“For me, as a Hall of Famer, I will never wear that jacket again until they start doing right by the players,” said Dickerson. “I gave my jacket to my university. I don’t even want to put it on… I just feel like it’s an embarrassment. It’s nothing to be proud of anymore. It’s a slap in each player’s face.”
Dickerson feels if the Pro Football Hall of Fame voting committee was diverse, many of the issues he has been campaigning for wouldn’t exist. Writers with the importance and influence to document the history of the league surely could use it to intercede on behalf of its heroes.
“Let’s pretend the whole league was white. They would be writing ‘Hey, you’re mistreating the great legends of the game. It’s not right. You’re making all this money and you’re not taking care of the guys who are making the game great. It’s not fair.’” he said. “Instead, you get guys like Drew Brees, who said we just didn’t take care of our money ... the writers should be a 50-50 (Black and white) split, because (there’s) going to be some biases there. That’s what I think. Maybe, they’ll say there aren’t enough Black writers. I personally would say there is.”
Bell would agree. He quickly listed three Black writers who he feels could be voters: Rob Parker, a longtime sportswriter who currently writes for Deadspin, the Undefeated’s Senior NFL writer Jason Reid who covered sports for the Washington Post for years, and Clarence Hill who has covered the Cowboys for the Fort Worth Star-Telegram longer than any beat writer in Cowboys history, and may be as qualified as anyone.
Jean-Jacques Taylor of the Dallas Morning News, Mike Jones of USA Today, Kimberley A. Martin, and Josina Anderson of ESPN all come to Trotter’s mind as other NFL writers who would lend valuable perspective, if given the opportunity.
According to Profootballhof.com:
“The Pro Football Hall of Fame’s 48-person Selection Committee is charged with the vital task of continuing to be sure that new enshrinees are the finest the game has produced. The Committee consists of one media representative from each pro football city with two from New York, inasmuch as that city has two teams in the National Football League. There are 16 at-large selectors, all of whom are also active members of the media including one representative of the Pro Football Writers of America, and two members of the Hall of Fame.”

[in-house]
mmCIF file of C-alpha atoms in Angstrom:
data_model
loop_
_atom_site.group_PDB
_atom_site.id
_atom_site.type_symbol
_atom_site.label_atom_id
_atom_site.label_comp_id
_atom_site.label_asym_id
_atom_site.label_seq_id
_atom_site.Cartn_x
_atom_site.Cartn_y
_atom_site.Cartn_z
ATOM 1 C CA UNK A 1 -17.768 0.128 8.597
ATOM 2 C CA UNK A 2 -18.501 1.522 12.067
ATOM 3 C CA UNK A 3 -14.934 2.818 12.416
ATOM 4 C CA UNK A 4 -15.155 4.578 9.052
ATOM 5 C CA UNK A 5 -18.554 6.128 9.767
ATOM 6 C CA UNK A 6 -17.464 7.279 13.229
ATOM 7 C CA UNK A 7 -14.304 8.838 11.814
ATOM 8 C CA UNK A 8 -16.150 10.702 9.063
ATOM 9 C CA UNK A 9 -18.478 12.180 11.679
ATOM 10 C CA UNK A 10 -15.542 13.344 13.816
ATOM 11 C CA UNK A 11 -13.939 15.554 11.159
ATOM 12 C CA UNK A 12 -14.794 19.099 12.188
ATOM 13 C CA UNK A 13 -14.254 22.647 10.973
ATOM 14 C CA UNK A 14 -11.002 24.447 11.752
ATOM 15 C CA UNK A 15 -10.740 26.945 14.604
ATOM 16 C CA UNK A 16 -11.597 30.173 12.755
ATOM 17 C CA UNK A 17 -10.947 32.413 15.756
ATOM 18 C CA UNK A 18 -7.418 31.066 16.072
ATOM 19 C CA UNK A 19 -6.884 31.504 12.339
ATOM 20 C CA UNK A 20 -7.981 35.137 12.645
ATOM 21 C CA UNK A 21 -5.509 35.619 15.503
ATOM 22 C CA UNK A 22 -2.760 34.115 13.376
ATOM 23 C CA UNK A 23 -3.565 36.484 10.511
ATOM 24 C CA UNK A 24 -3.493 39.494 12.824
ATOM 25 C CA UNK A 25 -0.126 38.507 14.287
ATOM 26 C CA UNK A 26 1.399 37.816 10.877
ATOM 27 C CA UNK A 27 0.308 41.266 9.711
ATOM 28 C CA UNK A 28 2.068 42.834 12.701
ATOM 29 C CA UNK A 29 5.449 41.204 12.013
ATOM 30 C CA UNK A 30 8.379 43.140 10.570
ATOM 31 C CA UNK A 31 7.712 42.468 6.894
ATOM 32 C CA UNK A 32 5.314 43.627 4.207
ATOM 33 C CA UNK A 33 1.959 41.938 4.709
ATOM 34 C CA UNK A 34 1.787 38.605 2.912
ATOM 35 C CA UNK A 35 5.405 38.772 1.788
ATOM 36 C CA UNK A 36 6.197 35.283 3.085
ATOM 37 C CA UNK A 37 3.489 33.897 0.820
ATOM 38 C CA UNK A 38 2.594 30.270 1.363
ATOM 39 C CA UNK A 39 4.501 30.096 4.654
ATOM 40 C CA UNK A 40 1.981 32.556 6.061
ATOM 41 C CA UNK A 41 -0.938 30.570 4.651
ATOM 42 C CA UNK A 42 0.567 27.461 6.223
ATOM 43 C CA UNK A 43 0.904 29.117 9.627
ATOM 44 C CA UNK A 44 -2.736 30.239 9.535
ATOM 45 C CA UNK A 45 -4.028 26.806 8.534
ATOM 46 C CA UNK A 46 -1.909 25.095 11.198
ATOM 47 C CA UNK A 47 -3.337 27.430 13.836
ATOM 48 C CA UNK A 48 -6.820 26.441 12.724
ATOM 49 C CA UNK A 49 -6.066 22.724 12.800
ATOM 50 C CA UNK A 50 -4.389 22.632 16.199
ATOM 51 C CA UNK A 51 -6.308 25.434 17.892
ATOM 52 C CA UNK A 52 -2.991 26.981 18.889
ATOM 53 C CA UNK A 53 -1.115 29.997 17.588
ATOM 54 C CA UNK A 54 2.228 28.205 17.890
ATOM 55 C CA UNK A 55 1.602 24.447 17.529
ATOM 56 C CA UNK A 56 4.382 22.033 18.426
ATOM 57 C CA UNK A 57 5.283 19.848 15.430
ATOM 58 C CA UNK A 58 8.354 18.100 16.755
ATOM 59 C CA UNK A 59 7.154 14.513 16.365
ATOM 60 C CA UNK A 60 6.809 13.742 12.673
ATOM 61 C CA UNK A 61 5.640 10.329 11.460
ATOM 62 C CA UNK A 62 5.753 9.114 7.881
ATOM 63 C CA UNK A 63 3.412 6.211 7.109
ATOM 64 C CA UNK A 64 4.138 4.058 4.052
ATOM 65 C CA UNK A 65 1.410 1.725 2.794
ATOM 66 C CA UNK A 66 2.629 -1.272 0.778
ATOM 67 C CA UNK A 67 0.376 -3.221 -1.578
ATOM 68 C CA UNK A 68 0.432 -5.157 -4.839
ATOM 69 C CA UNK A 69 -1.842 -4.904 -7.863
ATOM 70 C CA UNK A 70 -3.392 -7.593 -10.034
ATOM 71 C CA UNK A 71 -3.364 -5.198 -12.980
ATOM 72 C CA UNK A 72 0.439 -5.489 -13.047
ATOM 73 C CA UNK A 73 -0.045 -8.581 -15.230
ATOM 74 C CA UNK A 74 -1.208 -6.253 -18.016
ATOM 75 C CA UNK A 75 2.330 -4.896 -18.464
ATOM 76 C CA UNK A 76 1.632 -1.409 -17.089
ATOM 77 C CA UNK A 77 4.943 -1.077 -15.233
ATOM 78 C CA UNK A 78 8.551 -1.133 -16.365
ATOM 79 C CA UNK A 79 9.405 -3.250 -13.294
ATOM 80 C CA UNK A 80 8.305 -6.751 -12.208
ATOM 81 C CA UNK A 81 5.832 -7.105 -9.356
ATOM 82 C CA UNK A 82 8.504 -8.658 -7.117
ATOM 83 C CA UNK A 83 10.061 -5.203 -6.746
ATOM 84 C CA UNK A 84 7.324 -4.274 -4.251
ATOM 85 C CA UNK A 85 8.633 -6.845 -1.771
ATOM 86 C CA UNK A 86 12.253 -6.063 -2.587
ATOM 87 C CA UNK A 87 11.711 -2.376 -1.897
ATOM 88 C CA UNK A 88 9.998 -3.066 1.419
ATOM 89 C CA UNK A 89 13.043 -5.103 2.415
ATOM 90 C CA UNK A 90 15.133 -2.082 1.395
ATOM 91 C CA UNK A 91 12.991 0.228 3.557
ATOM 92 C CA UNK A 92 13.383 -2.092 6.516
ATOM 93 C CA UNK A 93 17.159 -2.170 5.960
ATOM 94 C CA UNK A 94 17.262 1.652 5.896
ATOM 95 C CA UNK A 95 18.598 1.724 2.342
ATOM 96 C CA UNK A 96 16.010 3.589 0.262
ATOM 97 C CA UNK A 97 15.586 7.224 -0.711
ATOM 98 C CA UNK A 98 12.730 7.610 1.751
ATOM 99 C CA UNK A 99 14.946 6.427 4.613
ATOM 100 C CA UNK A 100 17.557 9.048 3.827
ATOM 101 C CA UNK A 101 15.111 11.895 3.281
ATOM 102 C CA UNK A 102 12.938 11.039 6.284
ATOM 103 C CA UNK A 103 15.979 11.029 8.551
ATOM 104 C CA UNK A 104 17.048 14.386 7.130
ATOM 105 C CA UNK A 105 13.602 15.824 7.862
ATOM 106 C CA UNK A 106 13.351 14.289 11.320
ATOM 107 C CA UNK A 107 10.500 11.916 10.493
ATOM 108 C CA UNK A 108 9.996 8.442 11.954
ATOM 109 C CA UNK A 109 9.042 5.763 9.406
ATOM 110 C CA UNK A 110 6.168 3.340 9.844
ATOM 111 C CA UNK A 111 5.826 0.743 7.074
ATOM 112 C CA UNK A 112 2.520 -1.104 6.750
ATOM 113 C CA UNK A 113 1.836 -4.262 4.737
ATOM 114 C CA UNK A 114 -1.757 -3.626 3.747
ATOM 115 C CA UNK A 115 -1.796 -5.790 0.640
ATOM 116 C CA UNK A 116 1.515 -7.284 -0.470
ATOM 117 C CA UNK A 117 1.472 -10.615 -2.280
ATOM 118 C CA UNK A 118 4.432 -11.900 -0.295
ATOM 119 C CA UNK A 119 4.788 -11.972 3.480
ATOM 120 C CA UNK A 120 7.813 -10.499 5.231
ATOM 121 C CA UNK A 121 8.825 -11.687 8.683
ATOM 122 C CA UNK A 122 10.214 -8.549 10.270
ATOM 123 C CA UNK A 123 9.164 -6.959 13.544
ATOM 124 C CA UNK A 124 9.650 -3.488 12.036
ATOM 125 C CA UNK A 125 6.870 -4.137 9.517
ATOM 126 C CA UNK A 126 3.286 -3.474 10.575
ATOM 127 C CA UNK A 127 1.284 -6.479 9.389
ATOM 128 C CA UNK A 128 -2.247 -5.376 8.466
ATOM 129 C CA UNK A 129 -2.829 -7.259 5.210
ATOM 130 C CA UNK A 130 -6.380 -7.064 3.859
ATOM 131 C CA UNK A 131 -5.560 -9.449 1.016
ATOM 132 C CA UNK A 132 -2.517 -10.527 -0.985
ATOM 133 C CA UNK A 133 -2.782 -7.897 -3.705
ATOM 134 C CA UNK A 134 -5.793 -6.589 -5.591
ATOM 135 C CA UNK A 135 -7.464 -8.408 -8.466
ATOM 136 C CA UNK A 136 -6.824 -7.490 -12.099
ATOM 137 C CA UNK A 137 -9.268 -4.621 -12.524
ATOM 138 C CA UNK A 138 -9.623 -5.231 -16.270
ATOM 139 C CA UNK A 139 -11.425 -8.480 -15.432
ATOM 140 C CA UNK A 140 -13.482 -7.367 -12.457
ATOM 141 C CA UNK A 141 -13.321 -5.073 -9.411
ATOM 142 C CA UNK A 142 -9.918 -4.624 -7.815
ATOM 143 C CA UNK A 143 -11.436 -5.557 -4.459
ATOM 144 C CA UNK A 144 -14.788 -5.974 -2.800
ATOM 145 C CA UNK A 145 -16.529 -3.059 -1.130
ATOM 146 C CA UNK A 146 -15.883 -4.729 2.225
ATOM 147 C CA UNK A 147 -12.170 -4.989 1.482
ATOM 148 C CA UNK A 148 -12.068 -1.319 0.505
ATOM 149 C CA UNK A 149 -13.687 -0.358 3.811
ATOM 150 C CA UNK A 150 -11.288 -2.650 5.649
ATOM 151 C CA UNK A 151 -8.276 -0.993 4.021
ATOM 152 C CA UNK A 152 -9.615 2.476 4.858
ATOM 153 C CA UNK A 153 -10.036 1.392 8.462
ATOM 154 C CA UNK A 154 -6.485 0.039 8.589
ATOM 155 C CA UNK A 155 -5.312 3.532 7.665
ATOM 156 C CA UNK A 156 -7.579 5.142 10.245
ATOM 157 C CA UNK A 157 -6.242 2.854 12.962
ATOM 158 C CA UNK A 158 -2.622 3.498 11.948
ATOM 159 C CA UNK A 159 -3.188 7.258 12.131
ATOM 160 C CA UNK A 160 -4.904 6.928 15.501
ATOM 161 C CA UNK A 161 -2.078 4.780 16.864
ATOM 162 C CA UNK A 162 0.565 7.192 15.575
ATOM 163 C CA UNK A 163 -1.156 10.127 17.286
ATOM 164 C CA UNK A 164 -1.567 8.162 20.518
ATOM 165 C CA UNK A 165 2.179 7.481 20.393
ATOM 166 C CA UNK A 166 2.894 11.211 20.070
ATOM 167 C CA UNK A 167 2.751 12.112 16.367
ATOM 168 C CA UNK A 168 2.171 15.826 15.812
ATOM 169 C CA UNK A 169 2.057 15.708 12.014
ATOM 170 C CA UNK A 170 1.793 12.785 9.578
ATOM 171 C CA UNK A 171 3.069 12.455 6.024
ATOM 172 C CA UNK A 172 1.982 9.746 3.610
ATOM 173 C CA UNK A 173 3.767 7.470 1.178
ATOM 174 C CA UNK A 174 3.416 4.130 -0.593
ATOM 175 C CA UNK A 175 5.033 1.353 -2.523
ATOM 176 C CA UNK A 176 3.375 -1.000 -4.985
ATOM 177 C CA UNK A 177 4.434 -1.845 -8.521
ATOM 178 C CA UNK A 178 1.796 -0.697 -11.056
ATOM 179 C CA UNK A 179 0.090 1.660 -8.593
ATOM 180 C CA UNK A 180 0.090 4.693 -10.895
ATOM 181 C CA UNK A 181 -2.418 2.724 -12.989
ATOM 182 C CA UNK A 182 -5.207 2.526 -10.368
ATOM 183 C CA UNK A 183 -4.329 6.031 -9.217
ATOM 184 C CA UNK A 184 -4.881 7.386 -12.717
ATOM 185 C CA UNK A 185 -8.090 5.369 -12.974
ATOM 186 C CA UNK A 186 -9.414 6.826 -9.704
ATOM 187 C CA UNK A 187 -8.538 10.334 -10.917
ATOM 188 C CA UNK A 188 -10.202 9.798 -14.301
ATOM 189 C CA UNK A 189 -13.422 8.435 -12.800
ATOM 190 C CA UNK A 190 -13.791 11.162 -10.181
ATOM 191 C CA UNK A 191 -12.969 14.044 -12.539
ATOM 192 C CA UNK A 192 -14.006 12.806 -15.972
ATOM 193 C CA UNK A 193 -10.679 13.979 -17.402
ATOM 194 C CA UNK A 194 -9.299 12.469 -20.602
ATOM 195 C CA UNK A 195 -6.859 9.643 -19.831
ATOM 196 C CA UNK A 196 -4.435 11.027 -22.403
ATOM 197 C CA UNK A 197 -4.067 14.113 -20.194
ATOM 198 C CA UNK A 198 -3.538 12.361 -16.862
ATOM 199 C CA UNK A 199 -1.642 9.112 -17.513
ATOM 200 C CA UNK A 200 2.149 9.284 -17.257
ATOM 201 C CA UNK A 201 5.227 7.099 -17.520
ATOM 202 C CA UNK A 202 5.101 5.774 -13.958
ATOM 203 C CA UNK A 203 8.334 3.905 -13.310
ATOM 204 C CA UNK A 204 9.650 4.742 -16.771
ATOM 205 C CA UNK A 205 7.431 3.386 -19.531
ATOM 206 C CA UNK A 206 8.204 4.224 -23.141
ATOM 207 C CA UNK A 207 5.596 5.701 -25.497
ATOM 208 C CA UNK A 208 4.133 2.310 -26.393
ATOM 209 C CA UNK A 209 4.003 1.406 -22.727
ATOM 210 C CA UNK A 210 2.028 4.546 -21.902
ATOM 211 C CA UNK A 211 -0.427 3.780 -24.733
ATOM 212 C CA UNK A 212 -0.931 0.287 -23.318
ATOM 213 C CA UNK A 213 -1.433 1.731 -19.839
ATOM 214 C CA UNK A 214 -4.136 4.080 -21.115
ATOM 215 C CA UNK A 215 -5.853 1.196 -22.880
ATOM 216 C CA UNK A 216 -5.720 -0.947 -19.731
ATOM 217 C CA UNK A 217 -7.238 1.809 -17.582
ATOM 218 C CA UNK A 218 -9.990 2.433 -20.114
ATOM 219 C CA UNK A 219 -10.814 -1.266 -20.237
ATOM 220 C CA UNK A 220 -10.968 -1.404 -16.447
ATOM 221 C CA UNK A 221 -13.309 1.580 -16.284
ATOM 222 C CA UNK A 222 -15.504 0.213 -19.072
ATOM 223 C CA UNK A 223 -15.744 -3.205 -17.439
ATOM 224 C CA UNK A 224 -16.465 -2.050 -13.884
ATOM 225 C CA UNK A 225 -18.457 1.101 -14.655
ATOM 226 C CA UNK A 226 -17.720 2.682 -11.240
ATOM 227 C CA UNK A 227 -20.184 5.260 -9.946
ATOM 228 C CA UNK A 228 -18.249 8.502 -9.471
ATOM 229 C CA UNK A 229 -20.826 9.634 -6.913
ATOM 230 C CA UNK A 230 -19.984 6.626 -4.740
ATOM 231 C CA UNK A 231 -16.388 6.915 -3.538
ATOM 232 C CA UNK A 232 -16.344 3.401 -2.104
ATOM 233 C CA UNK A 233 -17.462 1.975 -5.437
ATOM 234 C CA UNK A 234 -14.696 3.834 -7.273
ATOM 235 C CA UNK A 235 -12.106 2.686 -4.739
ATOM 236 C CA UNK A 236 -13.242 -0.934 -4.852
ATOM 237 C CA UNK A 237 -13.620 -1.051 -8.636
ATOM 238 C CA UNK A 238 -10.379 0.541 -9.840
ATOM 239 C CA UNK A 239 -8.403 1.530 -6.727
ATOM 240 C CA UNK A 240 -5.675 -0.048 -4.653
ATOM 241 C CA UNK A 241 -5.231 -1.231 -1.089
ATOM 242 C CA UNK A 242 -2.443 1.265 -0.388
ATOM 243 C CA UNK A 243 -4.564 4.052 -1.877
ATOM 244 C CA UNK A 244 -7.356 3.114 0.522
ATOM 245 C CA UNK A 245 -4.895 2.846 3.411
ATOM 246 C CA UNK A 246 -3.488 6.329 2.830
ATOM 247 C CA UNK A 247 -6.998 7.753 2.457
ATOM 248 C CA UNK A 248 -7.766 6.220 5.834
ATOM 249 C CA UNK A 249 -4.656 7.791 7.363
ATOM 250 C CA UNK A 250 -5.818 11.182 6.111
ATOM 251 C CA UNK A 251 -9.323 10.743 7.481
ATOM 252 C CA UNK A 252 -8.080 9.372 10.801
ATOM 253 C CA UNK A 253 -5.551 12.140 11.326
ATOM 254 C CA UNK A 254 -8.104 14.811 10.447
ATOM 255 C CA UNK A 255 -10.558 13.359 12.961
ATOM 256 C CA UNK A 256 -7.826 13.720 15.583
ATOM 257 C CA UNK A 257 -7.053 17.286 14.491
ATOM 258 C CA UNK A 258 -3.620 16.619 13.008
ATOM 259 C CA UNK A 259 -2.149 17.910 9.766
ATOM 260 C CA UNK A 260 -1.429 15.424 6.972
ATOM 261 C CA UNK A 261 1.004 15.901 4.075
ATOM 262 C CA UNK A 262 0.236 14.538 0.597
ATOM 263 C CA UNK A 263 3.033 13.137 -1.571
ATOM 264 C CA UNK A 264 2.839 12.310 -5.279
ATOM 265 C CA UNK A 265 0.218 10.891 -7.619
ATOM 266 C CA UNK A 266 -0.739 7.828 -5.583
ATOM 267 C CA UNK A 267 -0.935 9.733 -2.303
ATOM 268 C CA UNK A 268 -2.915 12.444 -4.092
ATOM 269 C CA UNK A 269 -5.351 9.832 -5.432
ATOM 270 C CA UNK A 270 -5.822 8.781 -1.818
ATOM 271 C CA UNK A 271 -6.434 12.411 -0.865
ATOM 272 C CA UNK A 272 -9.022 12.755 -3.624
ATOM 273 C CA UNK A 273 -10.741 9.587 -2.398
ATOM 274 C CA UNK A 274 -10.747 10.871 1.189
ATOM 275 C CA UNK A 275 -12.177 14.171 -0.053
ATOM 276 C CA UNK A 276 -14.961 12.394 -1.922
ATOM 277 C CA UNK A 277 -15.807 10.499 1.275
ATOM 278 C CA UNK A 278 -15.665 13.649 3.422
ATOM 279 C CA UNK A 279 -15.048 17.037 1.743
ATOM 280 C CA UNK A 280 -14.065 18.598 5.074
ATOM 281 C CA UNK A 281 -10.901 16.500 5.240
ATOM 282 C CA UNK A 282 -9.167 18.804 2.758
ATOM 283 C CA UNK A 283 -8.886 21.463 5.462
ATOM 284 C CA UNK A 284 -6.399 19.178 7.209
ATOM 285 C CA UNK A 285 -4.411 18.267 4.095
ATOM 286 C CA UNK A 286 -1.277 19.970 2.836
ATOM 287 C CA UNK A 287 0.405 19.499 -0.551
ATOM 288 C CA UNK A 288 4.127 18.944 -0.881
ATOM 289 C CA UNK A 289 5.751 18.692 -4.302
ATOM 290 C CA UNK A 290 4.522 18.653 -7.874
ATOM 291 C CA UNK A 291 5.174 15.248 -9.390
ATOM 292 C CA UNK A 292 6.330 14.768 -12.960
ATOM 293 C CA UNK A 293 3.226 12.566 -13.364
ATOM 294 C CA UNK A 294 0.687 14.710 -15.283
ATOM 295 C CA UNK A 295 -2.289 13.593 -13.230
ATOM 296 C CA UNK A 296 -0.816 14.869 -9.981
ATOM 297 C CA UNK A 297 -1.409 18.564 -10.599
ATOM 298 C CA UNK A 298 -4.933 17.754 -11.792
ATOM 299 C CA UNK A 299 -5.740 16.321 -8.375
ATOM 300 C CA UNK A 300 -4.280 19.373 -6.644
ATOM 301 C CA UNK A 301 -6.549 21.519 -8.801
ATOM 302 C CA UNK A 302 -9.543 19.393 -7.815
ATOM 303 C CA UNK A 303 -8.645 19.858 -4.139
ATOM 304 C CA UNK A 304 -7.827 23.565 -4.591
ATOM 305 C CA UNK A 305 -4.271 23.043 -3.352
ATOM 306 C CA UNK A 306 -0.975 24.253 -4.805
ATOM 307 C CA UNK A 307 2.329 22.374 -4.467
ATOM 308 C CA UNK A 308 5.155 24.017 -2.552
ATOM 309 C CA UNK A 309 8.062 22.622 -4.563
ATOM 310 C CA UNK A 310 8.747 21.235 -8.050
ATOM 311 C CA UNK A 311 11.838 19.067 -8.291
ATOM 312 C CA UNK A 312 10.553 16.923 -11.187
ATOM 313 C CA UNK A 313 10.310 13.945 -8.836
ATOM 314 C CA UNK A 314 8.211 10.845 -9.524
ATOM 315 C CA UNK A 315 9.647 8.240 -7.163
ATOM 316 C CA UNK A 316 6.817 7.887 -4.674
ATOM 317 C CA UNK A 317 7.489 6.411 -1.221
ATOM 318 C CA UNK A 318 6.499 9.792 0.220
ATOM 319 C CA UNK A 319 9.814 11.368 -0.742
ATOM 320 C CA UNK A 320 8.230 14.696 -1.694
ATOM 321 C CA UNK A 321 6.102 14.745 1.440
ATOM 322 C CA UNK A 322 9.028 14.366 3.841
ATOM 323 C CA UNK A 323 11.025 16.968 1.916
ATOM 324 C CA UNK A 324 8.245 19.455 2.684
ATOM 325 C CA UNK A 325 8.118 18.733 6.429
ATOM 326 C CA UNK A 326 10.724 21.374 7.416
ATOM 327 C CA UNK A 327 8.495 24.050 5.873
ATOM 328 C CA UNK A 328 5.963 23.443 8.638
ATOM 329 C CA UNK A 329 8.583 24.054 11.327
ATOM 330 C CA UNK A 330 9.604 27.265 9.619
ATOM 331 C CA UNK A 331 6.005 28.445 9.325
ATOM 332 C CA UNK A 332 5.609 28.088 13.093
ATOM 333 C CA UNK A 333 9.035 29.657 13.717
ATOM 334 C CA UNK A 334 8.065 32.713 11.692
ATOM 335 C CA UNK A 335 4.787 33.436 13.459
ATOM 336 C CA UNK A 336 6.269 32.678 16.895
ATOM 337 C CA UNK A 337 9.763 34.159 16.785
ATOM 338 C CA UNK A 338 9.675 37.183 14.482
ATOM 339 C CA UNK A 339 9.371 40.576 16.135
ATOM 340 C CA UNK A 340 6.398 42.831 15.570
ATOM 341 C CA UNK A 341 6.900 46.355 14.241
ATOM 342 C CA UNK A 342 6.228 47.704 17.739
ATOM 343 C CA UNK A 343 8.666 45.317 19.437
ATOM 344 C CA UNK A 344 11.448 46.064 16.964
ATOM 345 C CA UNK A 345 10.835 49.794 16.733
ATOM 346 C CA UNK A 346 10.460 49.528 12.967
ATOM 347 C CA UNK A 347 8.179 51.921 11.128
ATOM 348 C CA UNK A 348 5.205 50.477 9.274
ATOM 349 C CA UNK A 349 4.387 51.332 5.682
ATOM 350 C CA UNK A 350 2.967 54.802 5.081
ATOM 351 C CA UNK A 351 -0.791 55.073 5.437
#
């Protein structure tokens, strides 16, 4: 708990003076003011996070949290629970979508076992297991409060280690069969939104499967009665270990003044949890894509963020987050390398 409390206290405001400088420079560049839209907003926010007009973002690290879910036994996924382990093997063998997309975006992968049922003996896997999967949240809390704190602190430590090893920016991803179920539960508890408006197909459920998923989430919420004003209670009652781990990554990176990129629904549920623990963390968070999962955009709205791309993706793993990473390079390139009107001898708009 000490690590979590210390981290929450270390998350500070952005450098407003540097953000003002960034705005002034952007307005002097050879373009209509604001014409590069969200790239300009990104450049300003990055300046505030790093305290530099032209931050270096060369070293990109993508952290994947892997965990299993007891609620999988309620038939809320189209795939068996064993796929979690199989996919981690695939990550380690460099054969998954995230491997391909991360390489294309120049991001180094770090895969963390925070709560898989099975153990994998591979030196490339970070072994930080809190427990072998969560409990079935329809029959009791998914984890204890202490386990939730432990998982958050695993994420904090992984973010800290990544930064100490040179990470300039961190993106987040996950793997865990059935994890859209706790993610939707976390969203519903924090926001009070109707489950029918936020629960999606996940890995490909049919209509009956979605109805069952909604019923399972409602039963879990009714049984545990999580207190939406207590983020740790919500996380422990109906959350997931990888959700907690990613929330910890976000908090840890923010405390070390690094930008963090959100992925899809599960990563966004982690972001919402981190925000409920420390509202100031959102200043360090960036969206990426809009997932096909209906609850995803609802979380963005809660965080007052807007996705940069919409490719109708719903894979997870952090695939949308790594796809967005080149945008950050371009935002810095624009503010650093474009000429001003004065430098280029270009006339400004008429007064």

Clearly the text hasn’t been updated since the Rams and Chargers’ relocation (Williams and Howard Balzer represent Los Angeles’ teams), but what’s more concerning — there is no information on how a writer becomes a voter..
“[Becoming a Hall of Fame voter] was never something that was in my thought process, to be truthful.” Trotter said. “... at that time I was a beat writer for the San Diego Union-Tribune, covering the Chargers. I got the call, asking if I was interested in becoming a voter — of course I said yes.”
Trotter got that call in 2007 after more than a decade covering the NFL.
What was the process of becoming a voter?
“There wasn’t one.” said Trotter. “The Hall would have to tell you [how voters are chosen]. But [the Hall] know who the writers and media members are, and they’ll ask other voters… a lot of it is word of mouth, I’m guessing. I never asked… but knowing there was only one major paper in San Diego, it wasn’t surprising.”
The Pro Football Hall of Fame has yet to respond to questions as to how one becomes a voter.
List Owens as one who’s interested in understanding the entire process.
“I didn’t know how it was going to come about, but I felt at some point I needed to address the way that the Hall of Fame, the voting system, how it’s in place, how it’s implemented, and how it affected me. That’s part of the systemic racism that we as a country are fighting against… When you look at the disparity between [white and Black] voters… it needs to be looked at, it needs to be addressed, and it needs to be changed.”
Going forward, will deserving players, coaches and contributors be treated with more dignity than Nunn and Flores? Will the Hall of Fame be better equipped to handle debates like Kuechly vs. Wagner? Will the Hall of Fame be an agent of change in advocating for player treatment?
Will the Hall of Fame voting committee start to look more like the players, coaches, and contributors it’s tasked with evaluating?
Without a tangible and sustained commitment to diversity, it’s unlikely.